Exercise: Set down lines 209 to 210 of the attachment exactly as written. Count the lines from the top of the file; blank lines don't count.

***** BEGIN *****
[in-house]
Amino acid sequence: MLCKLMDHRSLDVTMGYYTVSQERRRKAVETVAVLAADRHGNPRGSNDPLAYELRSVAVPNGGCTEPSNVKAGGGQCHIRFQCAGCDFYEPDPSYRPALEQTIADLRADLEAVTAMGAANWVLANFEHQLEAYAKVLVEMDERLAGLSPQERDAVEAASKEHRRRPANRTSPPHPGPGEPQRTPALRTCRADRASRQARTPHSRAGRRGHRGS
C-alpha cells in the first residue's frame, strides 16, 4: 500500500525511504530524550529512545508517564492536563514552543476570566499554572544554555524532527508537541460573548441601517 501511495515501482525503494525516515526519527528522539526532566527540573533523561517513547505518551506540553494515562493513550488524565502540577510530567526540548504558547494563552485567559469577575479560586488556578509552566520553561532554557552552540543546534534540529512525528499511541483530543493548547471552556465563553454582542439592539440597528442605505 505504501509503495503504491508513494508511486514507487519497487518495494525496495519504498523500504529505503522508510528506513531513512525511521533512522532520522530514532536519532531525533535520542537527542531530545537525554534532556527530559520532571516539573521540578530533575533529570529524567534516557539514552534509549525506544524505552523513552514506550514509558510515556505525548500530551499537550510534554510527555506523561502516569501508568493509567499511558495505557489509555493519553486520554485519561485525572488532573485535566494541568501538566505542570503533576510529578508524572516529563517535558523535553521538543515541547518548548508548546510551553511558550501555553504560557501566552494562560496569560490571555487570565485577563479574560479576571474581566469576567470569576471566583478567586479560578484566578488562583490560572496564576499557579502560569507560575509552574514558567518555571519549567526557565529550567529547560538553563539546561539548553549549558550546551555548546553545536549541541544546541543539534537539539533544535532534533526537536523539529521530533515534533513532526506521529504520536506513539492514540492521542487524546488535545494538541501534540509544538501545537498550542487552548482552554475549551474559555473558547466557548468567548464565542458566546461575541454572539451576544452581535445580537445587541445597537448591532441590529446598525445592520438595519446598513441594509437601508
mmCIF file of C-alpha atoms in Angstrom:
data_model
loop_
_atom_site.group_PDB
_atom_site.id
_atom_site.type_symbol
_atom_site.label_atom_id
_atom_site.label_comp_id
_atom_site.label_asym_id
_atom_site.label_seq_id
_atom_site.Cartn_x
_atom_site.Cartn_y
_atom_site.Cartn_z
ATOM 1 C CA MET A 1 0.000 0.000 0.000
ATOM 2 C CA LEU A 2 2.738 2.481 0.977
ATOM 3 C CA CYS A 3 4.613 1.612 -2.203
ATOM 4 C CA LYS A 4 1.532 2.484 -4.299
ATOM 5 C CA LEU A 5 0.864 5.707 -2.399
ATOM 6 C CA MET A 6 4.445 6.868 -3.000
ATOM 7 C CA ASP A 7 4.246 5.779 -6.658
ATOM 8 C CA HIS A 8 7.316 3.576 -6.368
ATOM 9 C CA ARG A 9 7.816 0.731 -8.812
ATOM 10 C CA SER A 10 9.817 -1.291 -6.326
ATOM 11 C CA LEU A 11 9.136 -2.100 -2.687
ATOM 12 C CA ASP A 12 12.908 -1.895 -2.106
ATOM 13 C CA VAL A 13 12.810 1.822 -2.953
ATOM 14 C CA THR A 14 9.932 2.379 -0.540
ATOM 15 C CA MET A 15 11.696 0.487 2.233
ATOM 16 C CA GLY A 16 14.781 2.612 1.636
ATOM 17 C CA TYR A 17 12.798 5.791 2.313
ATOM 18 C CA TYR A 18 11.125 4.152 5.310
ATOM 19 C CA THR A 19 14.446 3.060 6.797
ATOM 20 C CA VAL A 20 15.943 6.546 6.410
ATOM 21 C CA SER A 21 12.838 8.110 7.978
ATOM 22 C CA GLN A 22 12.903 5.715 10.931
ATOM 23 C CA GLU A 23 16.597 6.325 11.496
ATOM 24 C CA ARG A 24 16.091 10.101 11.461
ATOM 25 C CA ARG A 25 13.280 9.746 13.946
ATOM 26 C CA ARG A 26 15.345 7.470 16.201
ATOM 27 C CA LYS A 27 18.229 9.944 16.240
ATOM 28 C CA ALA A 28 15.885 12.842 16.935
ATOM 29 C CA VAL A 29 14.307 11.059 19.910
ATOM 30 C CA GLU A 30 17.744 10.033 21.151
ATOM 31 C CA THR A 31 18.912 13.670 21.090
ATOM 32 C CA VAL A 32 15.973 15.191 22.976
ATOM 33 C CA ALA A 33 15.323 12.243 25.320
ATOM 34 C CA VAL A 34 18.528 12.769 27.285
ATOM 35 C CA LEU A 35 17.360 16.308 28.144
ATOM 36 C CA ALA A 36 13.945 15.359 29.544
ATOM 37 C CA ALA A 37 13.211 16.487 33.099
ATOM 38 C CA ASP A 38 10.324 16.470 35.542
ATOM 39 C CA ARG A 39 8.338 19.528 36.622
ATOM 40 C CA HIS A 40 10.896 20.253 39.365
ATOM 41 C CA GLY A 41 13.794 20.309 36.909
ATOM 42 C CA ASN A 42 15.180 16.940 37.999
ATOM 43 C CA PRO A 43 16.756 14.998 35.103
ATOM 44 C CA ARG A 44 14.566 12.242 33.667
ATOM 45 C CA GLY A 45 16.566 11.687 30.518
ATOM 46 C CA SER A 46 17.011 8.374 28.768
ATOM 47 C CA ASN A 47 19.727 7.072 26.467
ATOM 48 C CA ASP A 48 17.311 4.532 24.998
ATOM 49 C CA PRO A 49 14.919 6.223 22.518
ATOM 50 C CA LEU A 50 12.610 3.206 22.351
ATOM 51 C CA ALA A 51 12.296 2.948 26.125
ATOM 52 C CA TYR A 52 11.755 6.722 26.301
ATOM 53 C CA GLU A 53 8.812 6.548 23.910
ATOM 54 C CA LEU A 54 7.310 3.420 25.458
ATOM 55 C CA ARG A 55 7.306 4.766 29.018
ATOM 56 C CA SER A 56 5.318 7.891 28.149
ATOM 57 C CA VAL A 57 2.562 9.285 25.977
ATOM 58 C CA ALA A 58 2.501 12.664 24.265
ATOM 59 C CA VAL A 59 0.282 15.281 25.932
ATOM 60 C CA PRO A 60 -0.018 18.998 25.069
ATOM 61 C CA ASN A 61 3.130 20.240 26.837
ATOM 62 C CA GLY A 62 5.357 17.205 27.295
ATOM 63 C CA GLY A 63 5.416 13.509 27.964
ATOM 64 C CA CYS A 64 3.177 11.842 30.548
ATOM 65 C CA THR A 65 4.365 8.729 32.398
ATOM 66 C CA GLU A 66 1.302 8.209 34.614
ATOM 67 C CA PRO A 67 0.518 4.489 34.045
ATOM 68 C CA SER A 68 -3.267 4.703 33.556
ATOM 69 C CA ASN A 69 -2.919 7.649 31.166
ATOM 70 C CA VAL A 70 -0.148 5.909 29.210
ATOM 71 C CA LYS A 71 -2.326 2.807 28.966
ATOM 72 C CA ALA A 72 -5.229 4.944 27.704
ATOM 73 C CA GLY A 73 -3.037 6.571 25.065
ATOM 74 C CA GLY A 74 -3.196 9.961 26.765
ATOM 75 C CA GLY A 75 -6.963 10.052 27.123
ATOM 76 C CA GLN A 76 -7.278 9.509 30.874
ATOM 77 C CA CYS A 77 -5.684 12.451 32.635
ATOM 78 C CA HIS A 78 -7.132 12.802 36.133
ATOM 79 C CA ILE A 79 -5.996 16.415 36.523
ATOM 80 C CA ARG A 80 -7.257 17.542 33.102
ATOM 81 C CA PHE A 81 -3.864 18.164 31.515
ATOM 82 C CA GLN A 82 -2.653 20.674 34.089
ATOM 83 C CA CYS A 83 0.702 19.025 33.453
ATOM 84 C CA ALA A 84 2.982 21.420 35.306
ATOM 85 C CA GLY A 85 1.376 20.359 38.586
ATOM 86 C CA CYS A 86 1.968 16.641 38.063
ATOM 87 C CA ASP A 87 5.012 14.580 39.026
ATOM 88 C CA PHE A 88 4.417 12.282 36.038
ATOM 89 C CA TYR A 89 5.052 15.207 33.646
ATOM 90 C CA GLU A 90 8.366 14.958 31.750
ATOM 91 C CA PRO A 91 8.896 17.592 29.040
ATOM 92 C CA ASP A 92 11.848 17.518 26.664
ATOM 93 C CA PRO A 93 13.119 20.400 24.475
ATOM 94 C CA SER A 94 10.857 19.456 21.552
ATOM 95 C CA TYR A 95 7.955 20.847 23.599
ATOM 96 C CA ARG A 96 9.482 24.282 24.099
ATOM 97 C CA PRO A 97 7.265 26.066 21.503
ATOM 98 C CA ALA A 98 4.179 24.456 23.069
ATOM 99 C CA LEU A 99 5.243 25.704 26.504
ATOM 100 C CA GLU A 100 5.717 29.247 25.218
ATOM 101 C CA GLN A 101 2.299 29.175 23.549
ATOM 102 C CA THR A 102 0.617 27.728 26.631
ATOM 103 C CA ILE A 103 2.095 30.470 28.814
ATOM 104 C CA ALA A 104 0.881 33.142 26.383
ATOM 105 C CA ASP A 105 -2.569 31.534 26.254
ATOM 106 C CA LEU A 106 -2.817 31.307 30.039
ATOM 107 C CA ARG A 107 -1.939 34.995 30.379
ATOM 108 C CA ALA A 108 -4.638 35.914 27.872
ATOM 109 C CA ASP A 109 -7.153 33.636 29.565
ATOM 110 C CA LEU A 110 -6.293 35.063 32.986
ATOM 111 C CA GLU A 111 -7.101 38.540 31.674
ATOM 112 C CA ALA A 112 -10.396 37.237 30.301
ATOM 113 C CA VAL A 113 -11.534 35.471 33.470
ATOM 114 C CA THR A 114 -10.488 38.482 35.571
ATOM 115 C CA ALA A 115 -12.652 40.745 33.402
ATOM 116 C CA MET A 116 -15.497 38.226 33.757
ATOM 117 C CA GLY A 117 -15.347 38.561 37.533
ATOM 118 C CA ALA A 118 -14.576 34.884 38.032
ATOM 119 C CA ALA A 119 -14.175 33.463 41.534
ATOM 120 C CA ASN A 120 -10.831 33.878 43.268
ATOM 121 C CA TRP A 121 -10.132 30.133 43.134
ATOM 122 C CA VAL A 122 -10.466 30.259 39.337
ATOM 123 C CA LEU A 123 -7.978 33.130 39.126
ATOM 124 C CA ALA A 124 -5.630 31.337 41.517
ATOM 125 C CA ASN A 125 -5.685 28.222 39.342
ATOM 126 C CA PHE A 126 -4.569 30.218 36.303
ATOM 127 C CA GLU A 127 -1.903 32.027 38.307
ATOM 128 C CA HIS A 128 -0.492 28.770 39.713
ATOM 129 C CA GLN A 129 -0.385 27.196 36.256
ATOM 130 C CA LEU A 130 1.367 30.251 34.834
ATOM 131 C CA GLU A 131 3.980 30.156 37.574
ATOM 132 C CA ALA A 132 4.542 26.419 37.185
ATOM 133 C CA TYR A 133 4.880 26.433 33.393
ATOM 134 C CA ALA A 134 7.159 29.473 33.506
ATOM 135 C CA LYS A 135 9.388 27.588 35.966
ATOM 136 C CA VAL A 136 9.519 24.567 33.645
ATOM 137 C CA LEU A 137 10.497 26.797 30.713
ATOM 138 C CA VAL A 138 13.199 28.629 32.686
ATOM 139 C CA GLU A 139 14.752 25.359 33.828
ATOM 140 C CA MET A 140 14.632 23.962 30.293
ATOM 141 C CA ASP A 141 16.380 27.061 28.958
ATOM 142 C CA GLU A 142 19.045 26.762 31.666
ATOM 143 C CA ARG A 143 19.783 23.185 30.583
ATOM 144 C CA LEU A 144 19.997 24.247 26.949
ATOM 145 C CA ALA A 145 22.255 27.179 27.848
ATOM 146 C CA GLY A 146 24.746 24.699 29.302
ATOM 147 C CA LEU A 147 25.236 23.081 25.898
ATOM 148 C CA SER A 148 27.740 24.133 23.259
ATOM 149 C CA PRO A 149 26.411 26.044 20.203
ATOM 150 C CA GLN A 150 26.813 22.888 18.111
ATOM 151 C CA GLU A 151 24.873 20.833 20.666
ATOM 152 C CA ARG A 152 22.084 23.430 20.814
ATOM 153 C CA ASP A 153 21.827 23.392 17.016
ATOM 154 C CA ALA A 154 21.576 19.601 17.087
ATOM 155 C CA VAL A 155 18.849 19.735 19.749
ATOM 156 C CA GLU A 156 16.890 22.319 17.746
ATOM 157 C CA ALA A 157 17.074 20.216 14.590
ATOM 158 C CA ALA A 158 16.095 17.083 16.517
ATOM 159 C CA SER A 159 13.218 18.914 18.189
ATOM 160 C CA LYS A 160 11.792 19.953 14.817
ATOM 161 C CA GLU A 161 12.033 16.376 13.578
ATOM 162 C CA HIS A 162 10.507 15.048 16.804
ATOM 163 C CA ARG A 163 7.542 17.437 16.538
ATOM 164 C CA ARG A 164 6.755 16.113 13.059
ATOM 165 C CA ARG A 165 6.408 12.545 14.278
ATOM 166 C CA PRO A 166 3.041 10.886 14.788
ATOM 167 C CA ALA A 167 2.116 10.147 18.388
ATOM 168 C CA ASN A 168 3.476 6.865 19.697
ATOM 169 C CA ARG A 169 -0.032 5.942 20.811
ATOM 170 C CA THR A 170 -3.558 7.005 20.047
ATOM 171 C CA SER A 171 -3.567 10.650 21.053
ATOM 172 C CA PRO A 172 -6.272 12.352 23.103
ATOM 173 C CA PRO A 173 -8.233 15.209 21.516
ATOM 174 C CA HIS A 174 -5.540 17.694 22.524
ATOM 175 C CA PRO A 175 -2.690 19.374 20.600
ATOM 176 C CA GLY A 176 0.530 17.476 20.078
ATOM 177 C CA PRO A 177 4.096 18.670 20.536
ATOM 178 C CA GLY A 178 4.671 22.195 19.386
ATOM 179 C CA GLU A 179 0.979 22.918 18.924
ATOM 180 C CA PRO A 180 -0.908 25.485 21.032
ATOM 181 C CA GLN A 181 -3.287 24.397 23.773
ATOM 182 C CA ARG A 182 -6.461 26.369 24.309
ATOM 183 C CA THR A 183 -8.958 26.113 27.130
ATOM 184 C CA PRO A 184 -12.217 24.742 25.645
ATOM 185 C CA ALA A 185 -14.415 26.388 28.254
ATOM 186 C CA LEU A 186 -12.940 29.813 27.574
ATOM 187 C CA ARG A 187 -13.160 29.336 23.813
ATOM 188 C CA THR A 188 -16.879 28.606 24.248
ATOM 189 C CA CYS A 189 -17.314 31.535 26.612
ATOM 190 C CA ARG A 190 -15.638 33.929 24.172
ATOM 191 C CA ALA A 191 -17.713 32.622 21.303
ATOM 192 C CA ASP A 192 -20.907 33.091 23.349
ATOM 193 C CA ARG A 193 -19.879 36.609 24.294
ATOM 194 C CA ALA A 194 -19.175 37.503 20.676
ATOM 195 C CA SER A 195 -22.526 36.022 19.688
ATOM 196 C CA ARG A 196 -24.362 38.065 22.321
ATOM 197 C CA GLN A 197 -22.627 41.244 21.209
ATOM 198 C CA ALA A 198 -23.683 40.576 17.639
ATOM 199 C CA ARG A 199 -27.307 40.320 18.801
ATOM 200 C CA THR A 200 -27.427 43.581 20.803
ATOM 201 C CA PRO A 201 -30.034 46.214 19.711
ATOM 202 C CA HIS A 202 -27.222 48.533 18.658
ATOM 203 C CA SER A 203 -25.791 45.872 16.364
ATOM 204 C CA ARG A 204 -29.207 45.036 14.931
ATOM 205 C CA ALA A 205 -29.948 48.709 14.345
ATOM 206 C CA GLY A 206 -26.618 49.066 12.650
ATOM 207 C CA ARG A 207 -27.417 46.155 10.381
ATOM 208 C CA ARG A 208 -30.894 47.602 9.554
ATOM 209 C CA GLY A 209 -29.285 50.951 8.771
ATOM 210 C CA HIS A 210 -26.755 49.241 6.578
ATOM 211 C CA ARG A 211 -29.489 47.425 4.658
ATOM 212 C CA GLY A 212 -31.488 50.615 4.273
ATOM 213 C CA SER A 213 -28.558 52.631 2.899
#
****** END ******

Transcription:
ATOM 193 C CA ARG A 193 -19.879 36.609 24.294
ATOM 194 C CA ALA A 194 -19.175 37.503 20.676